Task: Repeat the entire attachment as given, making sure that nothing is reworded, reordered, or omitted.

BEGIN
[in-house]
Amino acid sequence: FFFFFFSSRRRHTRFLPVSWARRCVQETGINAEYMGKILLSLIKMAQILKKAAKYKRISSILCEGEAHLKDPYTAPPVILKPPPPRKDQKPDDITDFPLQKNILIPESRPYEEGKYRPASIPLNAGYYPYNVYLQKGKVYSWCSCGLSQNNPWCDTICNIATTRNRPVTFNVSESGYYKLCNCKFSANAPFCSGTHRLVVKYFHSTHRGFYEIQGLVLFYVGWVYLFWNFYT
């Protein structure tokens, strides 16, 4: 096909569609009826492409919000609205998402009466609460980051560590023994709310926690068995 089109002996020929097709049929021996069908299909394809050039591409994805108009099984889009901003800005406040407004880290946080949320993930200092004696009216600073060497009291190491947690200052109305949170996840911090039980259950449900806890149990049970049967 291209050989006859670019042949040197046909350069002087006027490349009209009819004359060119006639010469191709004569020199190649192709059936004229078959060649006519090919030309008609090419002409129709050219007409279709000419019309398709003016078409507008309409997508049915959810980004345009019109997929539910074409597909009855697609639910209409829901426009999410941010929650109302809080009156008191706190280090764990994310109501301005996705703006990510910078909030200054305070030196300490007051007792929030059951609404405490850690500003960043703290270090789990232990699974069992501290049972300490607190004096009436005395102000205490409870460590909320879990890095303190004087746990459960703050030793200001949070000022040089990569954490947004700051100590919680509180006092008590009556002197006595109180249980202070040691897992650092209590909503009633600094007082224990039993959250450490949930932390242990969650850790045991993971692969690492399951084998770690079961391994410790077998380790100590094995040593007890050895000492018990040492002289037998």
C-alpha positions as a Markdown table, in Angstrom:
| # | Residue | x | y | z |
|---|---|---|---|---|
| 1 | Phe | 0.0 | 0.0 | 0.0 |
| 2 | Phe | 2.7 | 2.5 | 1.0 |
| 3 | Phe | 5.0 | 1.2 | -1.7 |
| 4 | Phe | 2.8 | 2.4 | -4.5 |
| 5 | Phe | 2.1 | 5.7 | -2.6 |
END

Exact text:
[in-house]
Amino acid sequence: FFFFFFSSRRRHTRFLPVSWARRCVQETGINAEYMGKILLSLIKMAQILKKAAKYKRISSILCEGEAHLKDPYTAPPVILKPPPPRKDQKPDDITDFPLQKNILIPESRPYEEGKYRPASIPLNAGYYPYNVYLQKGKVYSWCSCGLSQNNPWCDTICNIATTRNRPVTFNVSESGYYKLCNCKFSANAPFCSGTHRLVVKYFHSTHRGFYEIQGLVLFYVGWVYLFWNFYT
């Protein structure tokens, strides 16, 4: 096909569609009826492409919000609205998402009466609460980051560590023994709310926690068995 089109002996020929097709049929021996069908299909394809050039591409994805108009099984889009901003800005406040407004880290946080949320993930200092004696009216600073060497009291190491947690200052109305949170996840911090039980259950449900806890149990049970049967 291209050989006859670019042949040197046909350069002087006027490349009209009819004359060119006639010469191709004569020199190649192709059936004229078959060649006519090919030309008609090419002409129709050219007409279709000419019309398709003016078409507008309409997508049915959810980004345009019109997929539910074409597909009855697609639910209409829901426009999410941010929650109302809080009156008191706190280090764990994310109501301005996705703006990510910078909030200054305070030196300490007051007792929030059951609404405490850690500003960043703290270090789990232990699974069992501290049972300490607190004096009436005395102000205490409870460590909320879990890095303190004087746990459960703050030793200001949070000022040089990569954490947004700051100590919680509180006092008590009556002197006595109180249980202070040691897992650092209590909503009633600094007082224990039993959250450490949930932390242990969650850790045991993971692969690492399951084998770690079961391994410790077998380790100590094995040593007890050895000492018990040492002289037998």
C-alpha positions as a Markdown table, in Angstrom:
| # | Residue | x | y | z |
|---|---|---|---|---|
| 1 | Phe | 0.0 | 0.0 | 0.0 |
| 2 | Phe | 2.7 | 2.5 | 1.0 |
| 3 | Phe | 5.0 | 1.2 | -1.7 |
| 4 | Phe | 2.8 | 2.4 | -4.5 |
| 5 | Phe | 2.1 | 5.7 | -2.6 |